What is an MIBG scan?
An MIBG scan is used for localization of known or suspected neuroectodermally derived tumors, including pheochromocytoma, ganglioneuroma, ganglioneuroblastoma, paraganglioma, carcinoid tumor and neuroblastoma.
How should I prepare for an MIBG scan?
Your requesting physician should prescribe Lugol’s solution, 3 drops orally three times a day, beginning 1 day prior to the administration of MIBG and continuing for 1 day after the administration of MIBG. If you have not been prescribed this from your physician contact them or be sure to let the nuclear medicine technologist aware that you have not taken any Lugol’s solution.
Many drugs may interfere with the biologic uptake of MIBG and these should be discontinued prior to the administration of MIBG. The following list of drugs are some of the more commonly encountered medications in this group and should be withheld for 24 hours before the MIBG administration: opioids, tricyclic antidepressants, sympathicomimetics, amiodarone, reserpine, guanethidine, calcium channel blockers, and ACE inhibitors. Beta blockers may be used as a temporary substitute for hypertension control if necessary. There are no diet restrictions.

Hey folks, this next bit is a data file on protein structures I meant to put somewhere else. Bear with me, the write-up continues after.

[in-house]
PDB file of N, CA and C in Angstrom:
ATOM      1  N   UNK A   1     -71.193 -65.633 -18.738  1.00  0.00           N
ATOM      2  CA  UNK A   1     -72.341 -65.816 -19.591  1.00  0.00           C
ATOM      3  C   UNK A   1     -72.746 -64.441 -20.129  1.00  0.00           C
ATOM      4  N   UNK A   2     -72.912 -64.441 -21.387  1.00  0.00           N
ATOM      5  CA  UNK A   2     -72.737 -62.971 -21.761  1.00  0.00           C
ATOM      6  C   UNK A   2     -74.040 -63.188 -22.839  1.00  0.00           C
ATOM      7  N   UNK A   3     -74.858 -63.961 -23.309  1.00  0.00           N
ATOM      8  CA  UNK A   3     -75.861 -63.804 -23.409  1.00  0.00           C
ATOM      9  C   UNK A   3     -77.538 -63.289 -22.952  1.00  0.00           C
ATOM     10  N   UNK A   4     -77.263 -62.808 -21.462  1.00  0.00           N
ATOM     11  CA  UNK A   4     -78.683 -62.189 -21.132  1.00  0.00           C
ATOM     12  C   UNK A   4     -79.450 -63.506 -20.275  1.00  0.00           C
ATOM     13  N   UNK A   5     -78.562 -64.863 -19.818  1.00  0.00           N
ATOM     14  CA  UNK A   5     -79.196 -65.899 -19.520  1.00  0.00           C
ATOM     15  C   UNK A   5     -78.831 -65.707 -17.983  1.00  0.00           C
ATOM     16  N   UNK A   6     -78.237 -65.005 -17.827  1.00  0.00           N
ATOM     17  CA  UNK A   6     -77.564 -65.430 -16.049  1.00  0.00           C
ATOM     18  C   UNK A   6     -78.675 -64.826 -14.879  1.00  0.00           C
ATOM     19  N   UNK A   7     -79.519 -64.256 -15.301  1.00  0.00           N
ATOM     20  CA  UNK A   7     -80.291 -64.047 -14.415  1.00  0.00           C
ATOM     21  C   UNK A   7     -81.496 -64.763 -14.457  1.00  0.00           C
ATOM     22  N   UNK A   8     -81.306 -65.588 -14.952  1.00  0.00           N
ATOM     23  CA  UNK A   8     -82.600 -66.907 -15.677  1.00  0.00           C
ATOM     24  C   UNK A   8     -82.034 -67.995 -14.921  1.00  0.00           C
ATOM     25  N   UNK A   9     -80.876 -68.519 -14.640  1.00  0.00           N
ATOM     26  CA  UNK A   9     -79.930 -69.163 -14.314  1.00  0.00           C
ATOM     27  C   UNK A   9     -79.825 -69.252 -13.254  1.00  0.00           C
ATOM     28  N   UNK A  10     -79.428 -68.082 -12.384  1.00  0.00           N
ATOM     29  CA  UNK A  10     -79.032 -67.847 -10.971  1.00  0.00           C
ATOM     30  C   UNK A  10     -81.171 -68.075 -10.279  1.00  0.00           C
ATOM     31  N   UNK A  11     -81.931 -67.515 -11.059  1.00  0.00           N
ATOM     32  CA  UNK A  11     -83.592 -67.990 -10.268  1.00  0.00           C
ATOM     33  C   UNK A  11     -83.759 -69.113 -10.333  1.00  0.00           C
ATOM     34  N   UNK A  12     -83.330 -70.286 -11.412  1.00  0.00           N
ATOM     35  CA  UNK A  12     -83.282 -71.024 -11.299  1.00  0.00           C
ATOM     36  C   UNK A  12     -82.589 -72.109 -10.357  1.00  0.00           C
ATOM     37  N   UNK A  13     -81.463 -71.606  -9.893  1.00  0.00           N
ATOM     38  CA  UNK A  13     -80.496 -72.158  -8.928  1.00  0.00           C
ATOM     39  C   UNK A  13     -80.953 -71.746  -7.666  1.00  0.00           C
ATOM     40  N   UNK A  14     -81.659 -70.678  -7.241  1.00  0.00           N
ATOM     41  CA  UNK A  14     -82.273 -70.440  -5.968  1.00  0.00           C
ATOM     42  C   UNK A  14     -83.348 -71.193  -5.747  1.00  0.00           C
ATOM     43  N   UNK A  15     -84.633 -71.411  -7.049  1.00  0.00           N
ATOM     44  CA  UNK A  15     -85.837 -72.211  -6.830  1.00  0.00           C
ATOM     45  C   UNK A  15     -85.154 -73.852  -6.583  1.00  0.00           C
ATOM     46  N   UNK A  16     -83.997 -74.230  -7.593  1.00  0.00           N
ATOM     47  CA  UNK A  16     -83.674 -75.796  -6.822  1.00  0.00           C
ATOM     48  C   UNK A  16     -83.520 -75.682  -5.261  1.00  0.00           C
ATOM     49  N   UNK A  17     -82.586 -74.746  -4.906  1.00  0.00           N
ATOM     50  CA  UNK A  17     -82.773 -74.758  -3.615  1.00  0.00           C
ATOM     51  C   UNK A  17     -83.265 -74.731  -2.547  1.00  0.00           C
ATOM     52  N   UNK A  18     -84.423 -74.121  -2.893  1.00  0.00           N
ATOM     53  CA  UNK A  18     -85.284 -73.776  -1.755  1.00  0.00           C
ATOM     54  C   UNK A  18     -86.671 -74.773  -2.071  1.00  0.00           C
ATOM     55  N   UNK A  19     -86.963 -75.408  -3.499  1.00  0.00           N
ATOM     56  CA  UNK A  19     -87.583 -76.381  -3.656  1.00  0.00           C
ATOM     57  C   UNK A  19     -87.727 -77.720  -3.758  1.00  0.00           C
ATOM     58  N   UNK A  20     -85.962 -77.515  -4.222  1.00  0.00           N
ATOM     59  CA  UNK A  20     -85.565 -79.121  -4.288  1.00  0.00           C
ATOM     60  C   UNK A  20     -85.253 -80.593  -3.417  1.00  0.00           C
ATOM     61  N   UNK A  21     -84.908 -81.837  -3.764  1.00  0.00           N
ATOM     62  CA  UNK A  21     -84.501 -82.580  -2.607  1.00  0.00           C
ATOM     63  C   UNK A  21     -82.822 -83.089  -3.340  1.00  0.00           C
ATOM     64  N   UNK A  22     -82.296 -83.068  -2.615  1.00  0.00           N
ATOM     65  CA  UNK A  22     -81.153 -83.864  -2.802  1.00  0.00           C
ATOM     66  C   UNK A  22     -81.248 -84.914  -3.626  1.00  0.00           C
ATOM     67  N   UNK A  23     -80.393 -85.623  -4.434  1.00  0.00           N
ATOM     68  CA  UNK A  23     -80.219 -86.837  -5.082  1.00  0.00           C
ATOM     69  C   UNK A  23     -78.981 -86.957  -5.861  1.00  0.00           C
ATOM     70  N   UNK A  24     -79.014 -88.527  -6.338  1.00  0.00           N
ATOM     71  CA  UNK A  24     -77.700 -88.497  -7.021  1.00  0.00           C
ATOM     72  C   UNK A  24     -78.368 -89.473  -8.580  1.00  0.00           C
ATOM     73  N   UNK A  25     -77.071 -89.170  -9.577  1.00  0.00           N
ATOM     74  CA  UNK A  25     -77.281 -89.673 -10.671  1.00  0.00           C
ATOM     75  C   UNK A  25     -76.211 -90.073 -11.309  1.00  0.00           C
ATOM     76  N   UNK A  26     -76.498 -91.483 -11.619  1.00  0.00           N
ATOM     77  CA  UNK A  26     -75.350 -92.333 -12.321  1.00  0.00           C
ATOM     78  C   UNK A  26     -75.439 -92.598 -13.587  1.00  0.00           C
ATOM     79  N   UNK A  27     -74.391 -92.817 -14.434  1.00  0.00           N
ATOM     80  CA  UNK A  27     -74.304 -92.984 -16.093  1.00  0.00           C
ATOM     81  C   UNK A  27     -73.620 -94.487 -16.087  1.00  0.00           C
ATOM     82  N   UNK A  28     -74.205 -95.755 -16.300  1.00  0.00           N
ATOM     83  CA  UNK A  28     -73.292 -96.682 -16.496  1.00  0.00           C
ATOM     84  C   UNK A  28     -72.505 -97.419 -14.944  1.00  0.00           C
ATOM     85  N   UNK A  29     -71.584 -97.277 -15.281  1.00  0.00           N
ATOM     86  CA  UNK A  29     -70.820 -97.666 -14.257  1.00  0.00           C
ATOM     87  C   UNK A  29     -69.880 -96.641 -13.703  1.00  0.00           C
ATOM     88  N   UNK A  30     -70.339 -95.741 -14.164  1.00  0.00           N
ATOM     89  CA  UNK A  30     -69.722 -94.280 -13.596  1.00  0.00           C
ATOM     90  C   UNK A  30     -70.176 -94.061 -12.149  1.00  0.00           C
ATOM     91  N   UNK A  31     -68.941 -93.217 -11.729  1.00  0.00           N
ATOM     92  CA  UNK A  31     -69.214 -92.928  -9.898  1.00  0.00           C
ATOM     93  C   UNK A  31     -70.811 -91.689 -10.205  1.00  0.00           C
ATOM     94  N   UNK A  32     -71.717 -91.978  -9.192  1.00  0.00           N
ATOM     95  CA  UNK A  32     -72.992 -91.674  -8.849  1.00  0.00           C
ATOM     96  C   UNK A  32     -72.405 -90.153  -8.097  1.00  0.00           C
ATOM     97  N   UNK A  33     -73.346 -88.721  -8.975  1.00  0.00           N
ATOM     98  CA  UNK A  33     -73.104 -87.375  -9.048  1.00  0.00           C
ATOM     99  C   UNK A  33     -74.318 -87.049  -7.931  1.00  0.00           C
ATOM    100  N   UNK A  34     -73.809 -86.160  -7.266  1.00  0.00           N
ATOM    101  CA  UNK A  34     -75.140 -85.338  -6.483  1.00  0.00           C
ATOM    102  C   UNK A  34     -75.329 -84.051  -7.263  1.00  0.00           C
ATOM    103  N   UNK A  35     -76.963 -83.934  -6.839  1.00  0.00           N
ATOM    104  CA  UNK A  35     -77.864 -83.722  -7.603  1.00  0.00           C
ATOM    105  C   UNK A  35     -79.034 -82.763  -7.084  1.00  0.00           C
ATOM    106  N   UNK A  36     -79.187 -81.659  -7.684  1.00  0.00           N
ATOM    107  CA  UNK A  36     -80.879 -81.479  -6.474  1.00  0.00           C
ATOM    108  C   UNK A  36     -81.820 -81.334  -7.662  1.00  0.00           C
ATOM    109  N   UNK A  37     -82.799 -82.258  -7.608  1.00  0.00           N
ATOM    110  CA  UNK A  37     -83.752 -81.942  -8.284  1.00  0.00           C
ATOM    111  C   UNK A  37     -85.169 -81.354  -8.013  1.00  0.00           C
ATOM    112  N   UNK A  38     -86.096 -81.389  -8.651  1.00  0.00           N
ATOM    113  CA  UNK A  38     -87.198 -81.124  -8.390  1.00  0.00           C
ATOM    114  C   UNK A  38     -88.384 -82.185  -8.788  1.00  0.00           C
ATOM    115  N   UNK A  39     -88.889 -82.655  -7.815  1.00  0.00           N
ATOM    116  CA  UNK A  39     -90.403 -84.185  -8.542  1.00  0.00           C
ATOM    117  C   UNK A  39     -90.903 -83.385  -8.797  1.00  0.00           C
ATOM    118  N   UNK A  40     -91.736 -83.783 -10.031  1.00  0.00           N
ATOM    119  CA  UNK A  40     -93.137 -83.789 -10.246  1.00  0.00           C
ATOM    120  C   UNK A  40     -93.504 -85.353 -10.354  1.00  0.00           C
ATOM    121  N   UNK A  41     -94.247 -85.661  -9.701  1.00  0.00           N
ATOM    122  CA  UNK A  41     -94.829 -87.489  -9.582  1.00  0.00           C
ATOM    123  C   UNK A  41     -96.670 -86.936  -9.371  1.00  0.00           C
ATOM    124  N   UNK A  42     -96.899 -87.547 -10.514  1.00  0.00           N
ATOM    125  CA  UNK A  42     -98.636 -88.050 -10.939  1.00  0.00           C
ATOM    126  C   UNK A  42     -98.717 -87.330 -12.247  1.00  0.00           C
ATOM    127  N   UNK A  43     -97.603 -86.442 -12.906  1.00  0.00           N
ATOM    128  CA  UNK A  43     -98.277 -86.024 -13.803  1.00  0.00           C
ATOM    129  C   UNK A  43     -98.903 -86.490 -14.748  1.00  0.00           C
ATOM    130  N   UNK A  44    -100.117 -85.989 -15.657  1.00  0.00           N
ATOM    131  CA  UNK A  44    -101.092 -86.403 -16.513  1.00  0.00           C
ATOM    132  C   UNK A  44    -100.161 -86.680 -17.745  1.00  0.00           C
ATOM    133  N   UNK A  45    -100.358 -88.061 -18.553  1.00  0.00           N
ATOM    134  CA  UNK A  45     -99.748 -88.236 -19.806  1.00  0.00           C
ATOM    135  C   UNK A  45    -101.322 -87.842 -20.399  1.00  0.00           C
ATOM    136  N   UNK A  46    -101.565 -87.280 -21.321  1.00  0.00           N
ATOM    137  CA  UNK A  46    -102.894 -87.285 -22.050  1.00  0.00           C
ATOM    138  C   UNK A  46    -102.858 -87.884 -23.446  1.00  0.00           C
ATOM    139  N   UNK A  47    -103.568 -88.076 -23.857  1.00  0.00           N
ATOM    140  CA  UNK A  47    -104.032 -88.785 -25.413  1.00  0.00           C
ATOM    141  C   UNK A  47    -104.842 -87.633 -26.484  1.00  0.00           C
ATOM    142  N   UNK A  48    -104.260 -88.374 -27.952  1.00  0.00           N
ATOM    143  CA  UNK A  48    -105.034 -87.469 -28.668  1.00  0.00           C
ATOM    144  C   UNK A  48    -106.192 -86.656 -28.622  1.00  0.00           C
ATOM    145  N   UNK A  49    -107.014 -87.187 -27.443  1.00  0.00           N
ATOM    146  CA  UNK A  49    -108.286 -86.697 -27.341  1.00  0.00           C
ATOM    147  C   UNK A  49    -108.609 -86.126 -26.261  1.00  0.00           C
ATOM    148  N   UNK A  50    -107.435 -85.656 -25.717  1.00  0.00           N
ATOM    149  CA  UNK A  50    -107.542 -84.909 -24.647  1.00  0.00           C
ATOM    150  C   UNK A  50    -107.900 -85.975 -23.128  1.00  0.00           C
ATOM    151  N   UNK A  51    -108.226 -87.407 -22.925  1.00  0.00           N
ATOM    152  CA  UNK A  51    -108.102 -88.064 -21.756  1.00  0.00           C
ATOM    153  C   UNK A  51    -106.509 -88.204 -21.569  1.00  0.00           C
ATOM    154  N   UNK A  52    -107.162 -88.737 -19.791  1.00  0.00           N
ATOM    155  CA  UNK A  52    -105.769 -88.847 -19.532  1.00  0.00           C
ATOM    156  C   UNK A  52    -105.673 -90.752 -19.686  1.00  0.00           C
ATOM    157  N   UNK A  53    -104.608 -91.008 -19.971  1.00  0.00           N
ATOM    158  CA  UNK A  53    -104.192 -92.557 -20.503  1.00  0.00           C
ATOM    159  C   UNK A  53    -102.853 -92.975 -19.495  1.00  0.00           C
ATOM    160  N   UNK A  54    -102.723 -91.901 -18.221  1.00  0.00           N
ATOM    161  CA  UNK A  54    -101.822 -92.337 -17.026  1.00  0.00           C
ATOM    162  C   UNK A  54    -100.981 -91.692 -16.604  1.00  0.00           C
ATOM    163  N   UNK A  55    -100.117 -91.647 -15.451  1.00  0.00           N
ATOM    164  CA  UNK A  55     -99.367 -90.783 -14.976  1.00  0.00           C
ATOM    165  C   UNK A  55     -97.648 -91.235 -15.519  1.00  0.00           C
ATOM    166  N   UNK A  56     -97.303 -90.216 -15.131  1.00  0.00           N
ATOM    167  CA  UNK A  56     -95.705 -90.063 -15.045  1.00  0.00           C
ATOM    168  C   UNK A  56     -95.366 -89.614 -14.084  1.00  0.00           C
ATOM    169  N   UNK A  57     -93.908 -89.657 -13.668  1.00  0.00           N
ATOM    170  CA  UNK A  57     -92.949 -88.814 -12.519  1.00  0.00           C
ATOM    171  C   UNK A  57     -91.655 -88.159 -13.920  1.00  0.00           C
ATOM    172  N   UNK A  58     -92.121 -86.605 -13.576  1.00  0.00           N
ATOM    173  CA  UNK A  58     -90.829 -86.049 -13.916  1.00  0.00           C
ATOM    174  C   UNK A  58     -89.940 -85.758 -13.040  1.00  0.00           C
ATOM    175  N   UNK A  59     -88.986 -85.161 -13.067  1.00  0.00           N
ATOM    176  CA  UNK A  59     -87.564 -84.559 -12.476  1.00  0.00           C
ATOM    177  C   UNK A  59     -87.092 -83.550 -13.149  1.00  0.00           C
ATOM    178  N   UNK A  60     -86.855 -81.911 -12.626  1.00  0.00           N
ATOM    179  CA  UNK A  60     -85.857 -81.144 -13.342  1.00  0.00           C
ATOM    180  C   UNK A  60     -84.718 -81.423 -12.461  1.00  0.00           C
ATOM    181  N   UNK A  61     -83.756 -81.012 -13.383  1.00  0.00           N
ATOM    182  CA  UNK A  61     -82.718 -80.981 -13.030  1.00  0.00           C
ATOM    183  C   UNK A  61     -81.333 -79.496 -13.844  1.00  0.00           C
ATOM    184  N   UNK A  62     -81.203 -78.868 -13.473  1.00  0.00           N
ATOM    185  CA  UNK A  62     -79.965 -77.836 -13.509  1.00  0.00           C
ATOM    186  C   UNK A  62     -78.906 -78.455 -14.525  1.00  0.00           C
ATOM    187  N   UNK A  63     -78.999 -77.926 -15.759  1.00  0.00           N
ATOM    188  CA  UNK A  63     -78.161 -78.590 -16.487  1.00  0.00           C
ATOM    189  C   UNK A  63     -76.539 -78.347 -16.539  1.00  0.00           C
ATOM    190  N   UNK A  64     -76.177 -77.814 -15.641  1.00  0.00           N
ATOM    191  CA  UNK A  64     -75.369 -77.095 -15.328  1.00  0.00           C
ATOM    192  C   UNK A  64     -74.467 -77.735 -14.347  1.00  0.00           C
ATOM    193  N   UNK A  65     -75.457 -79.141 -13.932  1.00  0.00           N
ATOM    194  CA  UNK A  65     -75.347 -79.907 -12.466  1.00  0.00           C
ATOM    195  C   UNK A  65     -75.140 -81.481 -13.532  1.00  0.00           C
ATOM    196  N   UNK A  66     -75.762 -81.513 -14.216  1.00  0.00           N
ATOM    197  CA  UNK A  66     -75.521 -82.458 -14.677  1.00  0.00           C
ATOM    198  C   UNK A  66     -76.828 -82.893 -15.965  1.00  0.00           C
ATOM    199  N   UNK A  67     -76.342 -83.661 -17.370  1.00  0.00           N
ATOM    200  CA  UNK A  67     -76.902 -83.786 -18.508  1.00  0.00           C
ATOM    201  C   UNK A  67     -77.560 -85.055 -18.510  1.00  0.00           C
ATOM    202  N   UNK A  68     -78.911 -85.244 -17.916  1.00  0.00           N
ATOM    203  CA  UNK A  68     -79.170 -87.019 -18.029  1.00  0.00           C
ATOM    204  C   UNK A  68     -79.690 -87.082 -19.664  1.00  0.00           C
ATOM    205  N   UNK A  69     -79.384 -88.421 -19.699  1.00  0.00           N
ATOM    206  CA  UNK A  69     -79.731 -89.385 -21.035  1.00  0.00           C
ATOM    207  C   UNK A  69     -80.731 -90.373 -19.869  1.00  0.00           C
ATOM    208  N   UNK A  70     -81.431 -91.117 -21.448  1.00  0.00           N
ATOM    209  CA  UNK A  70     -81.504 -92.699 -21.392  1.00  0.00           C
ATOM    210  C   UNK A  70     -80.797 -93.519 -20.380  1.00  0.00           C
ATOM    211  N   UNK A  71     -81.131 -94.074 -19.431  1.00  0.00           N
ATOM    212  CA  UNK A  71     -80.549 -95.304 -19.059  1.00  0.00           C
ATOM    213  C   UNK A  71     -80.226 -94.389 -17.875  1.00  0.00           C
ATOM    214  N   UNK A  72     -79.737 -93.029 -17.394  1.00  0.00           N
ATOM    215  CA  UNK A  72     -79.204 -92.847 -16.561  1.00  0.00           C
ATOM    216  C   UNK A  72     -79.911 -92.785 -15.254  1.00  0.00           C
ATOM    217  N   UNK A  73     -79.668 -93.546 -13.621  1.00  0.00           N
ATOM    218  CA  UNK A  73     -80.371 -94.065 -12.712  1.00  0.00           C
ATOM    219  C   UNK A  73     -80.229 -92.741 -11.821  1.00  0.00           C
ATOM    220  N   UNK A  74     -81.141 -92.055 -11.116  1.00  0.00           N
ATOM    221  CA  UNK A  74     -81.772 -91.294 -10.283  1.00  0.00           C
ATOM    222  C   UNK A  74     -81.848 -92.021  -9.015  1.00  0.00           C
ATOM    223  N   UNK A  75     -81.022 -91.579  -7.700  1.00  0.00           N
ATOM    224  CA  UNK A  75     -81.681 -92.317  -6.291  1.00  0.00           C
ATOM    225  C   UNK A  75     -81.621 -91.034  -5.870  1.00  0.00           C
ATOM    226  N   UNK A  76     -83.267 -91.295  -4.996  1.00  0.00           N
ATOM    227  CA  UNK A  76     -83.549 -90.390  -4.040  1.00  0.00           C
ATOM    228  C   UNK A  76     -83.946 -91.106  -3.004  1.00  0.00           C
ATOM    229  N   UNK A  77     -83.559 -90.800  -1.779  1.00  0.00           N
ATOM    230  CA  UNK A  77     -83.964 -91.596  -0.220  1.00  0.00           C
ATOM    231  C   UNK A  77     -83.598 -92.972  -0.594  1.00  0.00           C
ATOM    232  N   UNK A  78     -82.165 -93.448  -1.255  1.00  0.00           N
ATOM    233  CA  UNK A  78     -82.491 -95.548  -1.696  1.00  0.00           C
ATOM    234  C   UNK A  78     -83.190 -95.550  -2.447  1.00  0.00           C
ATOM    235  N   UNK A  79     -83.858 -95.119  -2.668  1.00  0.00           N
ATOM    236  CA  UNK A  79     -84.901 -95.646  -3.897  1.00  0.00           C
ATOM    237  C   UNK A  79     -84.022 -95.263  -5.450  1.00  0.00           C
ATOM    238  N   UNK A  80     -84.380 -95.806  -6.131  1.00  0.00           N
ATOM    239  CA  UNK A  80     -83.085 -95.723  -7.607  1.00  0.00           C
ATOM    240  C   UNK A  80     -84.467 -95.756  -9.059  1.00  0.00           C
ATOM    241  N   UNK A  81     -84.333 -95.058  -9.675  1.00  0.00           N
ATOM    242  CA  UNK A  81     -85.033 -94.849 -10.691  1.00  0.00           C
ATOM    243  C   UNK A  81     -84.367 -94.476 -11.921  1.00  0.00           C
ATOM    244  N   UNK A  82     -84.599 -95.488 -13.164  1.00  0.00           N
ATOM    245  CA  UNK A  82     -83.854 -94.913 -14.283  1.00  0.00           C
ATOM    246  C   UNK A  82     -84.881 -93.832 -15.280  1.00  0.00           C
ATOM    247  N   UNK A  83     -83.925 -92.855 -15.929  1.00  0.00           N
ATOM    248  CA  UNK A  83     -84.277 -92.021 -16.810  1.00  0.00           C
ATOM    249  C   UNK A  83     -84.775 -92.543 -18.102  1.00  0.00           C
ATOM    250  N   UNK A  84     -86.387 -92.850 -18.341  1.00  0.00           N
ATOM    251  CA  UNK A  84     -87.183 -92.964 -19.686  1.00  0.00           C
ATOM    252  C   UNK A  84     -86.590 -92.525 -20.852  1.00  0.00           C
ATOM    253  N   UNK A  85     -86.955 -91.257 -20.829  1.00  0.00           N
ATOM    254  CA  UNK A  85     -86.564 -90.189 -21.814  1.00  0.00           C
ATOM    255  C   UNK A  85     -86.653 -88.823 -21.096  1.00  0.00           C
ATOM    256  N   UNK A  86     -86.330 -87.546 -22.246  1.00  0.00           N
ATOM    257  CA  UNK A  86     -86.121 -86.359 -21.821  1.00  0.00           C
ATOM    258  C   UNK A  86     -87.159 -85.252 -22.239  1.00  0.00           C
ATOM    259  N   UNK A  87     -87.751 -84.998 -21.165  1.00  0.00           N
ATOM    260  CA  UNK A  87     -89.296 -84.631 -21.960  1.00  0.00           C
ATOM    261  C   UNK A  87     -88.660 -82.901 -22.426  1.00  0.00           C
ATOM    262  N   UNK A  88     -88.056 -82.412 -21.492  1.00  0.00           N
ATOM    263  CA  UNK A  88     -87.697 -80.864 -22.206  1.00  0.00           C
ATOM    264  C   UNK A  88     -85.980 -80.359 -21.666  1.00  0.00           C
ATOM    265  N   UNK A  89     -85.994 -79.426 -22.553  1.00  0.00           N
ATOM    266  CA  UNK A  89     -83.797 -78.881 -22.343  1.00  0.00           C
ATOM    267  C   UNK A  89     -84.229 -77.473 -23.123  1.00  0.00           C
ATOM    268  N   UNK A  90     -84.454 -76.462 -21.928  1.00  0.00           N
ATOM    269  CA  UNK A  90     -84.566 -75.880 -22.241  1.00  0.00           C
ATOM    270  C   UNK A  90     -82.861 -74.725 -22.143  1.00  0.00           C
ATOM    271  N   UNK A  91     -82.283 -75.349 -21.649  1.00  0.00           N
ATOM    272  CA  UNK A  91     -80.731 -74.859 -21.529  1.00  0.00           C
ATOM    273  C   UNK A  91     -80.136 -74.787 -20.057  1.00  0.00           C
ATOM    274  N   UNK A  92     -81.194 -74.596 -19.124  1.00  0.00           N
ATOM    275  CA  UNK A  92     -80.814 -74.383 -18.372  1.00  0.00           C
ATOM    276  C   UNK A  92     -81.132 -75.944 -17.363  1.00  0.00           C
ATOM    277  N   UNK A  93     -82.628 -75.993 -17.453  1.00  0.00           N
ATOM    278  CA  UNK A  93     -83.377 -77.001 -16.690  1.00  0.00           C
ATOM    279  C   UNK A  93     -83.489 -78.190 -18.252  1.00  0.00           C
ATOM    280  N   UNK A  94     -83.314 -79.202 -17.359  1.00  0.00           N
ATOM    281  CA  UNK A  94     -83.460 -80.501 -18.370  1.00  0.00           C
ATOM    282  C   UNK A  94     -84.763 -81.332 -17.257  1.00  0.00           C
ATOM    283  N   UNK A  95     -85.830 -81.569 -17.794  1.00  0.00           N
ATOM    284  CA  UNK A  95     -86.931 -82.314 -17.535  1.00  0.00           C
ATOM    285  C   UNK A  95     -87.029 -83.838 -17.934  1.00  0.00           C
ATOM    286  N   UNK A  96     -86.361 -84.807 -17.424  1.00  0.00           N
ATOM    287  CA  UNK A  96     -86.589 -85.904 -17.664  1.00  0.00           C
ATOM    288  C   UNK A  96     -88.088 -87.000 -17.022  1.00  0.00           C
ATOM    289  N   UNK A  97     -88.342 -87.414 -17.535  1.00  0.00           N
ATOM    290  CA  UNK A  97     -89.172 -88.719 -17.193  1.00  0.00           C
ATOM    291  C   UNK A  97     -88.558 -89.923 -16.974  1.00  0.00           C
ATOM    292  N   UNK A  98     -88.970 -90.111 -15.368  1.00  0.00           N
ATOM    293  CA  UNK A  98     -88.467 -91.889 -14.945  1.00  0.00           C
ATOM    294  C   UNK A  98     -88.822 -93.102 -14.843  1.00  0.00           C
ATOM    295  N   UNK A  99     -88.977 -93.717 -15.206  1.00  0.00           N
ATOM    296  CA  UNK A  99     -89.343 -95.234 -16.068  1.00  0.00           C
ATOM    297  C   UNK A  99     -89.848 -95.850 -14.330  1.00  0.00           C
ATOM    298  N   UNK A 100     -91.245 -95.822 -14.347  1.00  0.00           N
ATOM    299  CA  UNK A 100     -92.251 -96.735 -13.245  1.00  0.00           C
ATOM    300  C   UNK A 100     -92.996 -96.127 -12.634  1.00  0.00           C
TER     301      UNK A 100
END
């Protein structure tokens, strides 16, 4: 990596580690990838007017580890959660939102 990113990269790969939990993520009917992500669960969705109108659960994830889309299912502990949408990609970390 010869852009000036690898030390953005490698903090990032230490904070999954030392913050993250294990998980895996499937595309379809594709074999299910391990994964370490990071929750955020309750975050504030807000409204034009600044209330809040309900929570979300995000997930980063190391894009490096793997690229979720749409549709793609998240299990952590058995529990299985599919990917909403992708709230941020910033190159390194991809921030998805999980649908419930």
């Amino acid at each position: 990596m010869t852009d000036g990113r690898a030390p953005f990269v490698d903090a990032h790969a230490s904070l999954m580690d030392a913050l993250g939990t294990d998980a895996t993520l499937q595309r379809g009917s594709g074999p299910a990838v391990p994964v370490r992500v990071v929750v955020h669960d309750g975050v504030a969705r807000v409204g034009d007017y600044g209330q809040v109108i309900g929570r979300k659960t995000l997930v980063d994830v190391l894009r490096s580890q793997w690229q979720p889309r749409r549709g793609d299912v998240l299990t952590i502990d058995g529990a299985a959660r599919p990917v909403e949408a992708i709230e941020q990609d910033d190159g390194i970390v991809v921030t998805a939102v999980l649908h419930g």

How long does the test take?
There are typically 2-3 visits to the Nuclear Medicine department in order to complete this test. On your first visit a small injection of a radioactive isotope will be injected into a vein. There are no side effects to this injection. After this is complete you will be able to leave the department with a scheduled time to return the following day. When you return for your second visit there will be a series of images taken. You will be asked to remove all external metal from your body and lie onto our imaging table. First the technologist will scan your body from head to knees. This scan takes about 20 minutes. Then another set of images will be taken called a SPECT/CT. This is a tomographic image combined with a non-diagnostic CT used for attenuation correction and takes about 25 minutes.
How soon will the scan results be available?
A radiologist will interpret the images, write a report, and deliver the results to your doctor via the internal computer system.
It is essential to tell your doctor if you are pregnant or think you might be pregnant before undergoing this scan because of radiation exposure.